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The world's richest tax cheats

July 10, 2008 11:12 IST

For years, the pursuit of wealthy tax cheats has been a game most successfully played by the US government. But the Europeans appear to be ratcheting up their tax compliance efforts as well.

The German government has been investigating individuals it suspects of dodging taxes through hiding assets in the tax haven of Lichtentstein, and the resulting sweep has ensnared Germany's top postal official. German officials are working from a list of about 1,400 clients of Lichtenstein financial institution LGT Group. An informant--a former LGT employee--reportedly sold the information to Germany's intelligence service in 2006. The list includes at least 100 Americans.

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As part of an effort to uncover tax fraud, the US Justice Department in July issued a summons for Swiss banking giant UBS to turn over the names of US clients. It remains to be see just how much Switzerland, with its famous bank secrecy laws, will cooperate. In general, Washington has scrutinized offshore tax havens in recent years as it seeks to freeze terrorist financing in the wake of 9/11.

With an increasing number of people moving their money into tax havens like Andorra, Switzerland and the Cayman Islands, governments appear to be cracking down on tax compliance. In the case involving Lichtenstein and Germany, the Great Britain, France, Germany and Sweden are also reportedly involved in the investigation.

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The recent revenue-chasing efforts seem to provide a good opportunity to take a look back at some of the wealthiest tax cheats in recent years. In compiling a list, we scoured Forbes' annual compilations of the world's billionaires. To be included, an individual had to be convicted of tax evasion, or had to accept responsibility for the charges levied against him (as former Samsung Group Chairman Lee Kun-Hee did in April when he was indicted on charges of tax evasion and breach of trust).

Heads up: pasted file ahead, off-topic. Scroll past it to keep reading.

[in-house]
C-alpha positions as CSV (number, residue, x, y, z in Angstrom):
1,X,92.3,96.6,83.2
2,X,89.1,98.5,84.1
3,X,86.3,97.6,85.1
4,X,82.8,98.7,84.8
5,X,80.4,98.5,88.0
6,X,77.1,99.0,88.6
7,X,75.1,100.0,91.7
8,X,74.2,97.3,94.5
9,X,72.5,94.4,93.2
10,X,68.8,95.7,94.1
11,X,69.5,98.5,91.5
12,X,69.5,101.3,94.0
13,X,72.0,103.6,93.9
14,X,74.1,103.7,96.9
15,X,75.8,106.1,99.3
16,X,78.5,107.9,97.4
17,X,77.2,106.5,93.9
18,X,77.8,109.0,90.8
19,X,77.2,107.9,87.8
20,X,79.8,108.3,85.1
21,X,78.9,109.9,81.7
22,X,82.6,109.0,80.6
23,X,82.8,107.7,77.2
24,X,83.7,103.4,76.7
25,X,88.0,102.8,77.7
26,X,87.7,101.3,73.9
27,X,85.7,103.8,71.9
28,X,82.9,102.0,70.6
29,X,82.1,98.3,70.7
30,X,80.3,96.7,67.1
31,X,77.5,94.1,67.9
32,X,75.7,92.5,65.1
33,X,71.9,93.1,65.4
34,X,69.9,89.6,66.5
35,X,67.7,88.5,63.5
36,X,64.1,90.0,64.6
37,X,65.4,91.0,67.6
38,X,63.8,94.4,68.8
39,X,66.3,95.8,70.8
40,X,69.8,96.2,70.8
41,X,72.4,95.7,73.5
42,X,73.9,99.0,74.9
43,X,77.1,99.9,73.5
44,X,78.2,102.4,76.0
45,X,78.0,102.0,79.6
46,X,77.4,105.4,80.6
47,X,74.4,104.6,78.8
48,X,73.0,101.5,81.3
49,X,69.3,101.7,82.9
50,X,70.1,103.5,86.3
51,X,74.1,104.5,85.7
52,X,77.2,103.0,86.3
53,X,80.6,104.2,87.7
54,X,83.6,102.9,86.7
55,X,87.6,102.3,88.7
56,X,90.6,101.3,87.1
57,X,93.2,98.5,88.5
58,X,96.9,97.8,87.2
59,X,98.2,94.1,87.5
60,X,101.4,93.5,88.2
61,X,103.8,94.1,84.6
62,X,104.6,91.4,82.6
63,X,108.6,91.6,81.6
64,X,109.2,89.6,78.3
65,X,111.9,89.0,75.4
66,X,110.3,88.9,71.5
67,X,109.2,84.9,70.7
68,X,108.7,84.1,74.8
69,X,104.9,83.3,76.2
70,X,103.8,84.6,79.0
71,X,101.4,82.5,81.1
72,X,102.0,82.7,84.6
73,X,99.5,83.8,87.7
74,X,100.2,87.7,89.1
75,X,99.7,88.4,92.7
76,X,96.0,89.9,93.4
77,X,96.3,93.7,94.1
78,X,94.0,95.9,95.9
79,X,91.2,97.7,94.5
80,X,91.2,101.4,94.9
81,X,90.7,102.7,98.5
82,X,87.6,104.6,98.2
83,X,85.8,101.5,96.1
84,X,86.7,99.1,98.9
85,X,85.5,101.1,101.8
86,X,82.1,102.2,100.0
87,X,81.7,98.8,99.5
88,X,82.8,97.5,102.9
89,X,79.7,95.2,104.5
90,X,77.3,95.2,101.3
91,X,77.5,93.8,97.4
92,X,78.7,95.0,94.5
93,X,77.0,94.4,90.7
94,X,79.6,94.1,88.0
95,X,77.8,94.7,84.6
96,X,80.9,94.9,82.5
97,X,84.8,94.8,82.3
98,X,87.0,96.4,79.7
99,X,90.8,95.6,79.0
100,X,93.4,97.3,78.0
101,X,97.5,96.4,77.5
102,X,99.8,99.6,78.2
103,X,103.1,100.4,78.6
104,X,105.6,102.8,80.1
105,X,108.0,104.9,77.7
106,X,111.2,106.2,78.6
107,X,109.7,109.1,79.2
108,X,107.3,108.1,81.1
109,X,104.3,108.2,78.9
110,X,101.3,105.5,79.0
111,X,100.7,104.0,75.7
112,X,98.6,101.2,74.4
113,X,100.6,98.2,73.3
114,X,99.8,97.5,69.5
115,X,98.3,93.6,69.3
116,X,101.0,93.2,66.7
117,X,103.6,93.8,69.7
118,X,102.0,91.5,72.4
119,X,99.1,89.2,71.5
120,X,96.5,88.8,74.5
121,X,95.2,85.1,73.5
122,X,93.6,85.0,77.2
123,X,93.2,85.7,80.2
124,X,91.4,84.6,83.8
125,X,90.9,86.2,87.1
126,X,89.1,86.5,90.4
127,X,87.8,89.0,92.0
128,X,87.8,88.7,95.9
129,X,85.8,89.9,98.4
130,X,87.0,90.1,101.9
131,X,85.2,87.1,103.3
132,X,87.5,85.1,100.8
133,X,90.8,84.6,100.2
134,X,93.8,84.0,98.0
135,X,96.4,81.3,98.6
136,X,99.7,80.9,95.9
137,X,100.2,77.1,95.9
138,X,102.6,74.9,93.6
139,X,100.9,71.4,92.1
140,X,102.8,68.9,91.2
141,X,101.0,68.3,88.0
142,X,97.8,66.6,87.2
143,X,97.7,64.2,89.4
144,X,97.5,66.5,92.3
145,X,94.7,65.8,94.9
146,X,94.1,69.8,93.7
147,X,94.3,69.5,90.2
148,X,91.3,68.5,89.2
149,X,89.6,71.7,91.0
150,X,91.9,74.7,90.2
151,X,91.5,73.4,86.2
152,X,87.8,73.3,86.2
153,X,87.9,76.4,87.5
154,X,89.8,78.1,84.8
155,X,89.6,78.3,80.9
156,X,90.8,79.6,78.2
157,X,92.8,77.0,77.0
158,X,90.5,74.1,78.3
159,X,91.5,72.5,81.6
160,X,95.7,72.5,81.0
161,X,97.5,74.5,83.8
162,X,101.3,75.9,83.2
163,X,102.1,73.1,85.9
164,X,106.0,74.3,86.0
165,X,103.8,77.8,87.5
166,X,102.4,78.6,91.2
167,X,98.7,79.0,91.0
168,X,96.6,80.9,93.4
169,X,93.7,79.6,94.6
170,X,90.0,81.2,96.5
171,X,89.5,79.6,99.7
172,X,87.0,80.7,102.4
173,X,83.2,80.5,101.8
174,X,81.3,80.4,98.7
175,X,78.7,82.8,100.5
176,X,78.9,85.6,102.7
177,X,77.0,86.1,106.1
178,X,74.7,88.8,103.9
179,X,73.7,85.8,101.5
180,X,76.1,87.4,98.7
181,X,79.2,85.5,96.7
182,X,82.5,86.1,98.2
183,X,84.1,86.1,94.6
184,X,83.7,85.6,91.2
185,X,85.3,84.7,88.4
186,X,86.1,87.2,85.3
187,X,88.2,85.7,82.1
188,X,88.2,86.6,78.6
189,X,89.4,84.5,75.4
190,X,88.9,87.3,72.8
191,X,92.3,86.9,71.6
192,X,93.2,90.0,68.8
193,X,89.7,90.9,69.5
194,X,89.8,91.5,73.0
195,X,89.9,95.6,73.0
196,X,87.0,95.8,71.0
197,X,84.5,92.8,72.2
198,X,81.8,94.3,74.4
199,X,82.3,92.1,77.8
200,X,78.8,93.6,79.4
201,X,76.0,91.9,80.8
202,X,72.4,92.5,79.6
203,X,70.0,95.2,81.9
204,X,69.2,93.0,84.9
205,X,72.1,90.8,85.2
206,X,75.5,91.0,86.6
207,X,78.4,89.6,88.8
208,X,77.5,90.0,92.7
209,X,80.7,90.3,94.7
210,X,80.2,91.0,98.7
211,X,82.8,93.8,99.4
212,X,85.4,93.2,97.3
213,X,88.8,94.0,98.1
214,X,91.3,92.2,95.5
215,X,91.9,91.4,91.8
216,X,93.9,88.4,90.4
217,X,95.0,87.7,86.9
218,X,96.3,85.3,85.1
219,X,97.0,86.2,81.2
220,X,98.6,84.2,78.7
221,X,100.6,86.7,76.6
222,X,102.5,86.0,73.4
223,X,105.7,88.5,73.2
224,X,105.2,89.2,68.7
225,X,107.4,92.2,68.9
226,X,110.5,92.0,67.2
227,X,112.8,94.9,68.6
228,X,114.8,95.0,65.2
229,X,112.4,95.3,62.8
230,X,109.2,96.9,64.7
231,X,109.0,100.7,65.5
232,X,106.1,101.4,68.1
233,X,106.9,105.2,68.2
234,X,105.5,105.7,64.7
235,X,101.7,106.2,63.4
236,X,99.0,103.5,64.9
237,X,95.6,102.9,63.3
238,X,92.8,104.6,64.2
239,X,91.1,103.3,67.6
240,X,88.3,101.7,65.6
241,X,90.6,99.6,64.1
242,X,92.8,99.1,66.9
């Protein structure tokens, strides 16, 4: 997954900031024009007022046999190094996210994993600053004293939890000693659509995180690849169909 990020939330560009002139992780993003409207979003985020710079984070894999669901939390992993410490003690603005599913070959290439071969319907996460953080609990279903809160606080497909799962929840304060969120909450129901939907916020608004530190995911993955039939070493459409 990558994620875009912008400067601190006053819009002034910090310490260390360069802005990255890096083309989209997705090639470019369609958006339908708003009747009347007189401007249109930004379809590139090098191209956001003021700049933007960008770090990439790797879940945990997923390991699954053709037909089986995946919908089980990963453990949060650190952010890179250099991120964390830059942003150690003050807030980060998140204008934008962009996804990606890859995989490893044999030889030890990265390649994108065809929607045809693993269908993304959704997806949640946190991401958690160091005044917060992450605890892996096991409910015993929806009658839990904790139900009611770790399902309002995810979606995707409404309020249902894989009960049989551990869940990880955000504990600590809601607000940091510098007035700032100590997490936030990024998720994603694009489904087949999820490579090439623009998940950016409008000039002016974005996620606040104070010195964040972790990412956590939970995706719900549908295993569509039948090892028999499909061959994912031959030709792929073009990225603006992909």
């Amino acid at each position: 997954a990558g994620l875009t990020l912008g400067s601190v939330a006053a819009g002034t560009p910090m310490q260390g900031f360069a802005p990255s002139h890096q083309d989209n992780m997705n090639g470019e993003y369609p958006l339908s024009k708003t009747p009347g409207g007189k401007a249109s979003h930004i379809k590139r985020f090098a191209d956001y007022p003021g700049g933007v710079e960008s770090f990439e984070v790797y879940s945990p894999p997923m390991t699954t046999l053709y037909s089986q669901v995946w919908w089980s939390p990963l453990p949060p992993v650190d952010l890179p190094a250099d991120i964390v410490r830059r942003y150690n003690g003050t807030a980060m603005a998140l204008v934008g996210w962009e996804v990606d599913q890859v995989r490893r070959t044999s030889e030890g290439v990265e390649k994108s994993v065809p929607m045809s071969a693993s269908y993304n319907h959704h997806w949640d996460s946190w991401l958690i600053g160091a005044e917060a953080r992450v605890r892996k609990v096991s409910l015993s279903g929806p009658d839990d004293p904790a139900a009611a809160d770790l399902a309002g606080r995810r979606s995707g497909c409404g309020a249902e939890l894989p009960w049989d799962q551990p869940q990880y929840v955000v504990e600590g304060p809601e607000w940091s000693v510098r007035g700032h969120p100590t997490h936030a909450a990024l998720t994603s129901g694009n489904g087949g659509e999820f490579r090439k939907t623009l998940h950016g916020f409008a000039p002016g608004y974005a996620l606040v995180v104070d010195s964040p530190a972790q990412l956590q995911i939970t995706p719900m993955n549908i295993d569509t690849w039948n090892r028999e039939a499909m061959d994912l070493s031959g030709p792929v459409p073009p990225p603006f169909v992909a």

Not surprisingly, Americans dominate the list. There's Leona Helmsley, the "mistress of mean," who reportedly claimed that "only the little people pay taxes." Convicted of tax evasion in 1989, she remained a billionaire until her death in 2007.

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More recently, real estate magnate Igor Olenicoff pled guilty in December 2007 to filing a false tax return. Last month, UBS banker Bradley Birkenfeld admitted to helping Olenicoff hide assets worth $200 million in tax havens overseas.

And there's the infamous duo of fugitive commodities traders Marc Rich and Pincus Green, who were pardoned by President Bill Clinton in 2001. Rich and Green, who essentially invented spot-market trading in oil, aroused the scrutiny of the US Justice Department for their shady Middle Eastern trades in the 1970s.

By 1983, a canny federal prosecutor named Rudolph Giuliani indicted them on dozens of charges, including tax evasion. They sought refuge in Switzerland, where they couldn't be extradited. As a result, the US government went after their companies, obtaining a guilty plea in 1984 and $200 million in settlement fees and fines.

Within the last few years, Russia has tried to make an example of energy barons it considers tax cheats. The most popular example: former Yukos oil boss Mikhail Khodorkovsky, once Russia's richest man. Arrested in 2003 on charges of fraud and tax evasion, he's now serving an eight-year sentence. But he could be in prison a lot longer; the government recently added money laundering charges to the counts against him. In 2005, the year Khodorkovsky was convicted, Forbes estimated his wealth to be $15 billion.

Khodorkovsky has always maintained that his arrest was politically motivated, and at least one oligarch seems to have learned from his example. Last year, Mikhail Gutseriev, former president of oil company Russneft, fled the country after being charged with tax evasion. His most recent estimated net worth: $2.6 billion.

Of course, some of the world's wealthiest people have long been accused of tax evasion but never found guilty, including Italian Prime Minister Silvio Berlusconi. Other convicted tax cheats, like tennis ace Boris Becker--who bilked the German government from revenue by claiming to live in the tax haven of Monaco--simply weren't wealthy enough to make our list.

But with governments taking a closer look at offshore tax havens, more billionaires could very well be added to the roster of wealthy tax cheats. Keep an eye on Europe.

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